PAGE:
Just as Judas freely choose to betray Jesus. He also choose not to accept forgiveness but to try and ameliorate his guilt himself by giving the blood money back to the priests. When that failed he killed himself. It appears from Scripture that his tragic choices in life have led him to a bad eternal end in which he is frozen forever in opposition to God and thus to all joy. This eventual fate seems to be what Jesus warns about in his parables and that which Paul refers to in the quote above.

Since God wills for the salvation of all and the judgment has yet to occur, we can still pray and hope for the salvation of all. Hopeful universalism is as far as we can go though, since we have both universalistic statements in the Bible and exclusivistic statements.

Thank you, Tom. I appreciate what you are saying. I suppose that I’m more Arminian in my approach to Universalism compared to you.

For example, I wouldn’t say, “God will not permit any of us to cling forever to our illusions or to remain forever ignorant of the true nature of our selfish choices.”

On the other hand, I believe God gives unlimited offers of salvation. I believe that God would permit somebody to continuously reject God literally forever while I also believe that nobody including Satan will do that. After all, forever is a long time. For example, an infinite number of offers God’s love will eventually reach anybody.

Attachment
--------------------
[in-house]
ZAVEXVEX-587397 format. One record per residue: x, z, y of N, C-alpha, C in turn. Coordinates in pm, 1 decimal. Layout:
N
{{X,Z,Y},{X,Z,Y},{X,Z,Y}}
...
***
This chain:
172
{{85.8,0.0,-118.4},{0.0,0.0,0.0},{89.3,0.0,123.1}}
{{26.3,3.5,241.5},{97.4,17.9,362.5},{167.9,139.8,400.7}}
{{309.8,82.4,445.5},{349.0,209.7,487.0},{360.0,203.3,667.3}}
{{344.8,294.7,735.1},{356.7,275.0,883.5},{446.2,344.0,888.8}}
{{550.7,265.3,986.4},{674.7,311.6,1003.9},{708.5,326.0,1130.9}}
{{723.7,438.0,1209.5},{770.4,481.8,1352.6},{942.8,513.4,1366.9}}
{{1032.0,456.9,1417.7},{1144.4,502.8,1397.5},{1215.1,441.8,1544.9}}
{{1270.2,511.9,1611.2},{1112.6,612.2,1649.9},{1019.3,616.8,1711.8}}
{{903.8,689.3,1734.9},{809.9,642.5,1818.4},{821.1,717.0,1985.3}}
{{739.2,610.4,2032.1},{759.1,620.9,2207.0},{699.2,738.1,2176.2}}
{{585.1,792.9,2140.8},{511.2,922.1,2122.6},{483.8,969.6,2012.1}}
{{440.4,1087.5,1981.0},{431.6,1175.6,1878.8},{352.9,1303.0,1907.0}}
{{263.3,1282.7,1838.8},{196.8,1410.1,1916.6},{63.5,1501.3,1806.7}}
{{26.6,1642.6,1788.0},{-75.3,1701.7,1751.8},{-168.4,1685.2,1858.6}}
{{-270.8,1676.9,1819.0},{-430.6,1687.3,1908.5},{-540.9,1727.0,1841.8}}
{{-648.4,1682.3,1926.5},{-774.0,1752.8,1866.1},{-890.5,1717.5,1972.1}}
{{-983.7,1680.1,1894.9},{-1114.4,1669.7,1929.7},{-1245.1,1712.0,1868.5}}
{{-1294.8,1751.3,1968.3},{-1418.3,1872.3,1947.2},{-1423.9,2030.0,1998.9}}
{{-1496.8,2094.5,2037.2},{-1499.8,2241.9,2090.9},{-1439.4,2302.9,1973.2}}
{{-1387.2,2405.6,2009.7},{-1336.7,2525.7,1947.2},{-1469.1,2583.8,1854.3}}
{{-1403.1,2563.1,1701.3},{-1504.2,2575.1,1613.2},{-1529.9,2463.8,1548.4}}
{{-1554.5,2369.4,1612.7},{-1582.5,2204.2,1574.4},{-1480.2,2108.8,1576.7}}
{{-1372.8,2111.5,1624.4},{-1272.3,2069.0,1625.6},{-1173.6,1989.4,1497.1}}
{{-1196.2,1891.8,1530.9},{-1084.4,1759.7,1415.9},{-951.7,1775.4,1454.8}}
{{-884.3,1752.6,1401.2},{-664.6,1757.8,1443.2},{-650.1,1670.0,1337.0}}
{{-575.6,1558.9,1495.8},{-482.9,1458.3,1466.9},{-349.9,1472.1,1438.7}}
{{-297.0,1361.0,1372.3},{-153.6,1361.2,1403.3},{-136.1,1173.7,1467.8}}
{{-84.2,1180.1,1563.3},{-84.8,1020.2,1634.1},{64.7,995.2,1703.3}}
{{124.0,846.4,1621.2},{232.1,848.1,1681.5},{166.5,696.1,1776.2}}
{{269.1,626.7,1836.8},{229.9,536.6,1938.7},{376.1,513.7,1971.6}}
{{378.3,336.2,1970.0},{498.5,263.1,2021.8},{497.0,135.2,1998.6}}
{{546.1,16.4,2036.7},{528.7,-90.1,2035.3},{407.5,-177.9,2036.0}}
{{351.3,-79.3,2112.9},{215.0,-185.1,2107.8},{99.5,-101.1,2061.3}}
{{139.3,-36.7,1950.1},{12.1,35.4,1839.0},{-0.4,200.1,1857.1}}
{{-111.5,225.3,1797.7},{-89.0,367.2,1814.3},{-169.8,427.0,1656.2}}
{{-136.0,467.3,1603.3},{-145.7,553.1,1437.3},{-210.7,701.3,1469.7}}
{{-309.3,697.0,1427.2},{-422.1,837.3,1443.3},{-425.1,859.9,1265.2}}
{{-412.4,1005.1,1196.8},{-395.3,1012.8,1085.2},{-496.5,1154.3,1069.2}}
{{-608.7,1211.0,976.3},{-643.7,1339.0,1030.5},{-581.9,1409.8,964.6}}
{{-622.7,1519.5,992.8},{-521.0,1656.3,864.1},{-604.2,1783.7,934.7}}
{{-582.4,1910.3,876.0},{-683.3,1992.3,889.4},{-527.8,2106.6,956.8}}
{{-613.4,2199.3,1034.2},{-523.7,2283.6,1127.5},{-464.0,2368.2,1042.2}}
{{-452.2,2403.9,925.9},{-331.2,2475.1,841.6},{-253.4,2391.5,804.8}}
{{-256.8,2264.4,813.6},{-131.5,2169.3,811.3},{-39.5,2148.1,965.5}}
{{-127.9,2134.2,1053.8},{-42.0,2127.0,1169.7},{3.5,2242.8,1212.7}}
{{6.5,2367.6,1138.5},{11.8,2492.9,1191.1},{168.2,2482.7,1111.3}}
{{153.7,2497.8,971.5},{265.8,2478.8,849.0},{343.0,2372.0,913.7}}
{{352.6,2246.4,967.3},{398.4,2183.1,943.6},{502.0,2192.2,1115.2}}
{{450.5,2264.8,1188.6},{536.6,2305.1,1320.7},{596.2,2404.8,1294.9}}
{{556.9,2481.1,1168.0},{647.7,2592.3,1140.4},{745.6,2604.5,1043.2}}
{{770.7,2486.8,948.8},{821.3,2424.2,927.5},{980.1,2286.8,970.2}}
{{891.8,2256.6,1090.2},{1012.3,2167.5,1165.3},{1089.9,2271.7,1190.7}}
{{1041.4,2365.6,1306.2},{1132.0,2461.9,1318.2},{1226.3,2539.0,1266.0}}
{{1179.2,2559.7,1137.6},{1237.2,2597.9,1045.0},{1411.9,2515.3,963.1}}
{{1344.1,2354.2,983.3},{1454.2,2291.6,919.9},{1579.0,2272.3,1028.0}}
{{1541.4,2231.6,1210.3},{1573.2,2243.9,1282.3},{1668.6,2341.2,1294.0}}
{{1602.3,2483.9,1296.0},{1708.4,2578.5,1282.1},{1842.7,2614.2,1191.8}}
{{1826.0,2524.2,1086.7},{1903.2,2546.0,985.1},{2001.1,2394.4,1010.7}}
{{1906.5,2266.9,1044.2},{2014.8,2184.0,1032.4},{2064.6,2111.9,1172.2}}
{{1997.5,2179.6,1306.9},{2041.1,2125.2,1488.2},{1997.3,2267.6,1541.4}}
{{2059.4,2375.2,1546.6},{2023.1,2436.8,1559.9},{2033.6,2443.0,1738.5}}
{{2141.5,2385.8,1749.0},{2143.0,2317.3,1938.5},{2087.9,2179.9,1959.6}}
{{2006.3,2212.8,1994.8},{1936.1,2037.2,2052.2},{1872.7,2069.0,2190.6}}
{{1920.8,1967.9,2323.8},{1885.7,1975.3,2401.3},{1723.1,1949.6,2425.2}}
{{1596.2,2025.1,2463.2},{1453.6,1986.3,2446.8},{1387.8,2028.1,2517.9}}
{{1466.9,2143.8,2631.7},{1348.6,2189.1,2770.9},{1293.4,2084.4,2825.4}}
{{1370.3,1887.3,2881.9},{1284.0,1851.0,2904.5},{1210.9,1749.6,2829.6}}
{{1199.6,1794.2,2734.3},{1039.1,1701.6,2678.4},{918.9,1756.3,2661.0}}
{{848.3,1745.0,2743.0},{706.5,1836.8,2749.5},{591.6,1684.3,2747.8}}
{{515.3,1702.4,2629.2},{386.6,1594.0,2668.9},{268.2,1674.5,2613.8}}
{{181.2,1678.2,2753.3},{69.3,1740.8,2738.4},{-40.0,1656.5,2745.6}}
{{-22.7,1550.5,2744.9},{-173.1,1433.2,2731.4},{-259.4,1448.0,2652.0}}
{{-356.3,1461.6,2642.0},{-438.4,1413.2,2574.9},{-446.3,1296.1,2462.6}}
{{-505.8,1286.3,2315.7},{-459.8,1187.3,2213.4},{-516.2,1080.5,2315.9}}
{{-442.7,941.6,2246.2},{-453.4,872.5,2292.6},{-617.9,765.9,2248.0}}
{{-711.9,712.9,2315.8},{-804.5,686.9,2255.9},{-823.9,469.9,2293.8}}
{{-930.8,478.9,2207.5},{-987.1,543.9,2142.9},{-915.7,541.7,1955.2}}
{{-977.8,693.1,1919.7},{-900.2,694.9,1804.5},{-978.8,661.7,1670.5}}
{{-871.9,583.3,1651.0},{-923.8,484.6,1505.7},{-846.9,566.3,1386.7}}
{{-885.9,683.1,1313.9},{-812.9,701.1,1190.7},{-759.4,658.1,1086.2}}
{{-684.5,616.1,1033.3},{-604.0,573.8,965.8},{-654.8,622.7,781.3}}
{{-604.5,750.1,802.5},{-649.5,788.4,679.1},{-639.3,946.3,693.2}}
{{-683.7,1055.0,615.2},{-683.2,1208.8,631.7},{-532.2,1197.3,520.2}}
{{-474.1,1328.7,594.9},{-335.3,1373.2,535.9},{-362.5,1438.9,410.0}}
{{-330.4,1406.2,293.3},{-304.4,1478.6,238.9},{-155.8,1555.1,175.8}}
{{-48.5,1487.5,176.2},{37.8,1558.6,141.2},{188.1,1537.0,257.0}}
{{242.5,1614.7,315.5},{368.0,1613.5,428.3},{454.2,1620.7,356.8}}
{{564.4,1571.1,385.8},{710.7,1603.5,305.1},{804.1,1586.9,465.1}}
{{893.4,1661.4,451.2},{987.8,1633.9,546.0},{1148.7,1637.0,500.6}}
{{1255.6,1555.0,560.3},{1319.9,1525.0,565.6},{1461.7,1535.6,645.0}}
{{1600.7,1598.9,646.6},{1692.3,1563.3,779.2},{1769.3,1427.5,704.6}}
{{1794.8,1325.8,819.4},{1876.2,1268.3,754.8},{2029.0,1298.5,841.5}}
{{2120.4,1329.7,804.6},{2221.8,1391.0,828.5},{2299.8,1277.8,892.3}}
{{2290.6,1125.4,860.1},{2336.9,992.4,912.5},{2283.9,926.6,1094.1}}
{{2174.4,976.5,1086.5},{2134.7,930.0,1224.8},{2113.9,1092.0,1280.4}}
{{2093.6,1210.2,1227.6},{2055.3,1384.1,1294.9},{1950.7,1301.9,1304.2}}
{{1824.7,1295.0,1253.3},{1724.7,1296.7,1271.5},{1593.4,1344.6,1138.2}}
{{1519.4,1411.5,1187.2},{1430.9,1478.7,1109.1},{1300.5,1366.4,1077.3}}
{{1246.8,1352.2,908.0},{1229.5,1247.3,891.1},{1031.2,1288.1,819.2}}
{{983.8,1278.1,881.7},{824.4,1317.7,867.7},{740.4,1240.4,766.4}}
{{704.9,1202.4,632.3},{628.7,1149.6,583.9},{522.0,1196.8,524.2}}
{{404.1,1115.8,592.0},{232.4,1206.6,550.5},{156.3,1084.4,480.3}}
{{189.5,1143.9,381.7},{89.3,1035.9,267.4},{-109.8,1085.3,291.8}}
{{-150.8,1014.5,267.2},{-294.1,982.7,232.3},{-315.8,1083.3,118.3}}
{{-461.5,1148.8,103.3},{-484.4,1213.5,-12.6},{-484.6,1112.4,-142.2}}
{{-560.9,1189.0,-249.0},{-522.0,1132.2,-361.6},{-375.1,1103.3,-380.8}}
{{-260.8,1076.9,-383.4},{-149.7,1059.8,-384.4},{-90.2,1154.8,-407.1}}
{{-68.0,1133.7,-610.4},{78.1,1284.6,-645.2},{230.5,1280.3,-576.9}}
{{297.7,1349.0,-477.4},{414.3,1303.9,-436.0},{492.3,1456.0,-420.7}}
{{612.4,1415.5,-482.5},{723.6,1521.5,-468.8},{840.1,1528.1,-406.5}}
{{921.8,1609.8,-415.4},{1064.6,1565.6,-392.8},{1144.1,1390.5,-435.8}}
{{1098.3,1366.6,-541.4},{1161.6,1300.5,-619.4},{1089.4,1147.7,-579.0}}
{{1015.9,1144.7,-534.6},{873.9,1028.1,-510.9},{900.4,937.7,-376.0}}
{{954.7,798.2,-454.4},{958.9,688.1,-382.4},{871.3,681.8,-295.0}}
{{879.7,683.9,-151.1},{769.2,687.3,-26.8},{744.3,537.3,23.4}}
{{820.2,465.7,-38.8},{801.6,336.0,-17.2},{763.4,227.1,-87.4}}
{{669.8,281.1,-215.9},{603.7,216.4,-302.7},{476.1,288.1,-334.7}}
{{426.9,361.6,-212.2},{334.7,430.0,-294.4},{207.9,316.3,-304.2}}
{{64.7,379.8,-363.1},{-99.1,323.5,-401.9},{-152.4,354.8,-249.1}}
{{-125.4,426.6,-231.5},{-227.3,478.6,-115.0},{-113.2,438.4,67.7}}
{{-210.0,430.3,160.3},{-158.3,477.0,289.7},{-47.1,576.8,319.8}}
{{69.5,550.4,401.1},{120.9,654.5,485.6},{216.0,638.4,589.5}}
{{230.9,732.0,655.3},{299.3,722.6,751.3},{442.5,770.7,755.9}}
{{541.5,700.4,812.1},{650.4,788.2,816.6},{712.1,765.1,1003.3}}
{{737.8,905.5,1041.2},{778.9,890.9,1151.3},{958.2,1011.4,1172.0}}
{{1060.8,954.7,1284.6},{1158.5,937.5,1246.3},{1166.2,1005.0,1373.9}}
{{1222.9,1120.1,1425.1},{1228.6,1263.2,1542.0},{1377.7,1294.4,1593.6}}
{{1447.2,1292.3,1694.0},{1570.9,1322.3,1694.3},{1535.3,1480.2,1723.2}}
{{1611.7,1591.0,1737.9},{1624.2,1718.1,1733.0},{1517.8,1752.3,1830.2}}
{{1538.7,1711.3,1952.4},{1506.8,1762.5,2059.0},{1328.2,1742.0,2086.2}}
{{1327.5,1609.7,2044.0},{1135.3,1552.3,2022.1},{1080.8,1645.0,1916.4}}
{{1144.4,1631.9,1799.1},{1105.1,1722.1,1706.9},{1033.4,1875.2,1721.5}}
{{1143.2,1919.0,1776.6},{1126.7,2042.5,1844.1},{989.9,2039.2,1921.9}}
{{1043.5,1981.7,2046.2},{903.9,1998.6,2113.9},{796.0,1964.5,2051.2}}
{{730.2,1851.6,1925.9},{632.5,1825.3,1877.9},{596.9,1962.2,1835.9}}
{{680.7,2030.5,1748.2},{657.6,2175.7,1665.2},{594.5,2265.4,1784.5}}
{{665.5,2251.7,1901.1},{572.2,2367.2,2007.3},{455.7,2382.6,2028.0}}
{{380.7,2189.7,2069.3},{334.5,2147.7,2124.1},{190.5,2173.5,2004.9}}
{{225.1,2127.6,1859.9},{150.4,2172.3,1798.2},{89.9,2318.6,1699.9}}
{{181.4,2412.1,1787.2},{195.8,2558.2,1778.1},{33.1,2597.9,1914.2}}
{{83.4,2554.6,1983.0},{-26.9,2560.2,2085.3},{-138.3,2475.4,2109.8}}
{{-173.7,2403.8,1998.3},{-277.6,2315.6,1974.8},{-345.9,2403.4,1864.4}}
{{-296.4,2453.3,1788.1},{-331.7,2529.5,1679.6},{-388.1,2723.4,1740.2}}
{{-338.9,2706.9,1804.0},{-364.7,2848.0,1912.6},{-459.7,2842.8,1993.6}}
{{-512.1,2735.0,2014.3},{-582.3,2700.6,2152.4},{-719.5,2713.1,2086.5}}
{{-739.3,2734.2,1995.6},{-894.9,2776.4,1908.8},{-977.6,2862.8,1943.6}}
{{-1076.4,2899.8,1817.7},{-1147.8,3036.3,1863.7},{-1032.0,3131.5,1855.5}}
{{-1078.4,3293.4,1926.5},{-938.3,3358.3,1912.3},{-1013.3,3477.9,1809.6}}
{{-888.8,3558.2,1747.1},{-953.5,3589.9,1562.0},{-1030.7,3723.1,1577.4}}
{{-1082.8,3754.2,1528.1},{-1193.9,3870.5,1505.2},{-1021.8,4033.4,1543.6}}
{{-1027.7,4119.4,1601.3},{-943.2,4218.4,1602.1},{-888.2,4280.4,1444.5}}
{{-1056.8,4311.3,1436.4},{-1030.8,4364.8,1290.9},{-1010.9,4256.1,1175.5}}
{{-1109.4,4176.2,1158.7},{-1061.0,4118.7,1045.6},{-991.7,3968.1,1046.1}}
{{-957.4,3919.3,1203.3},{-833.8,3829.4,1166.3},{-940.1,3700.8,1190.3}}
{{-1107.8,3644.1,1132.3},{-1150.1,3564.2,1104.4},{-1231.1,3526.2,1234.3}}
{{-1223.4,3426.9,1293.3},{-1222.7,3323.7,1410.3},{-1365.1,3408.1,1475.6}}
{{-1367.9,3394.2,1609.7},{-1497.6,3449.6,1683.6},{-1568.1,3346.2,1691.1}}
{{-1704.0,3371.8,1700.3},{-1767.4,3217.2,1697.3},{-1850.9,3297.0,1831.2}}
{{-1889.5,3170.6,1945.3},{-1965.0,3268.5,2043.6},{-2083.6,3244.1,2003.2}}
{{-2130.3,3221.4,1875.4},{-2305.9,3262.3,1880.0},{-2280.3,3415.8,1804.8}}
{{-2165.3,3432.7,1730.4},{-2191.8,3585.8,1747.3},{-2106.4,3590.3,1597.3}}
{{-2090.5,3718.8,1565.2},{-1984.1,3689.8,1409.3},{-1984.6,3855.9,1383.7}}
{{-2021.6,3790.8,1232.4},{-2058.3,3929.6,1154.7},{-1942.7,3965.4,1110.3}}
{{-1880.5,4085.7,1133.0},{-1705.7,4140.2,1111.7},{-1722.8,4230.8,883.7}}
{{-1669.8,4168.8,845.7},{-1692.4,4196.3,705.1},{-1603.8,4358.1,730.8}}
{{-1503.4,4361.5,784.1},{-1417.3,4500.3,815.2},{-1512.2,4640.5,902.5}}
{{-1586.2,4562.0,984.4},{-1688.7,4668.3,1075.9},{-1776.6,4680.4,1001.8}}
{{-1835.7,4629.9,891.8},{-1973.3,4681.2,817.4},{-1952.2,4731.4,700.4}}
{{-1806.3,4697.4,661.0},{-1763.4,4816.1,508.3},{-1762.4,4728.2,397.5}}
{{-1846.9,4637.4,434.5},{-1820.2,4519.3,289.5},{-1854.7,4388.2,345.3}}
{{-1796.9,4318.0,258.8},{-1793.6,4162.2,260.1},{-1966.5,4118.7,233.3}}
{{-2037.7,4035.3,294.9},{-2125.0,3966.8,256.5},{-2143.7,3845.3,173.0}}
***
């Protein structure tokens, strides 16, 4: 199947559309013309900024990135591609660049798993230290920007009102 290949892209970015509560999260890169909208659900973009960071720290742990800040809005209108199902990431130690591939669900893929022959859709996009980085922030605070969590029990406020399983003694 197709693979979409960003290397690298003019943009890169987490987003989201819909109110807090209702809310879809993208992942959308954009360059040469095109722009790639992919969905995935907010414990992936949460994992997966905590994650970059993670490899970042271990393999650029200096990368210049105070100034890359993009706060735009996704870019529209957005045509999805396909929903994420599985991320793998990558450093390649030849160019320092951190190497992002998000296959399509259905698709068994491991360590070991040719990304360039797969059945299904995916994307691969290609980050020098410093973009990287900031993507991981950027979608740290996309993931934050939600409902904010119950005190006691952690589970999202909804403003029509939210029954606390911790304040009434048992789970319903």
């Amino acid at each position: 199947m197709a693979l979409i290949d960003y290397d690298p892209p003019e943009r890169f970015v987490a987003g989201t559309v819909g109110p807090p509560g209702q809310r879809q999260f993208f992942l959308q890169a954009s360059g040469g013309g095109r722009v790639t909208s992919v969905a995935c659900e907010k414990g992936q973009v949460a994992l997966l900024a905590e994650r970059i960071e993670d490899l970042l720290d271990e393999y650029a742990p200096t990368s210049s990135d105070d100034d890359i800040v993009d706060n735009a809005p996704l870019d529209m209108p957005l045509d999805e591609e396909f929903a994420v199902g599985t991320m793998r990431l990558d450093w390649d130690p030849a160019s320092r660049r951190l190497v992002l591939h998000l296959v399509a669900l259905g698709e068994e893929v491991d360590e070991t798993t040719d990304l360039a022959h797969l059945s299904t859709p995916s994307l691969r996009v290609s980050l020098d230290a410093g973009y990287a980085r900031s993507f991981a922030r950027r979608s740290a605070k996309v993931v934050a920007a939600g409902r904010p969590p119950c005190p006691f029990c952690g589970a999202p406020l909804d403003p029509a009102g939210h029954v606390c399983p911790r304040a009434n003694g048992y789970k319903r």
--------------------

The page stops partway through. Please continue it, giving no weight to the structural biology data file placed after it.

Jim, yes. That’s the way I see it, too.

Dr. Tolbott said

If this one simple message could be accepted by the church it would change everything…and its the only thing that has played out truthfully in my life. We preach that God will work EVERYTHING for good for those who love Him, but it comes out, everything bad that happens to us and not *everything bad that we might cause to happen.
He has worked it out regardless of the cause. :nerd:

Tangent conversion between JasonPratt and ImagoDei and Paidion split to new topic in “General Discussion on Evangelical Universalism”. See link below:

[Re: The Essential Role of Free Will in Universal Reconciliation)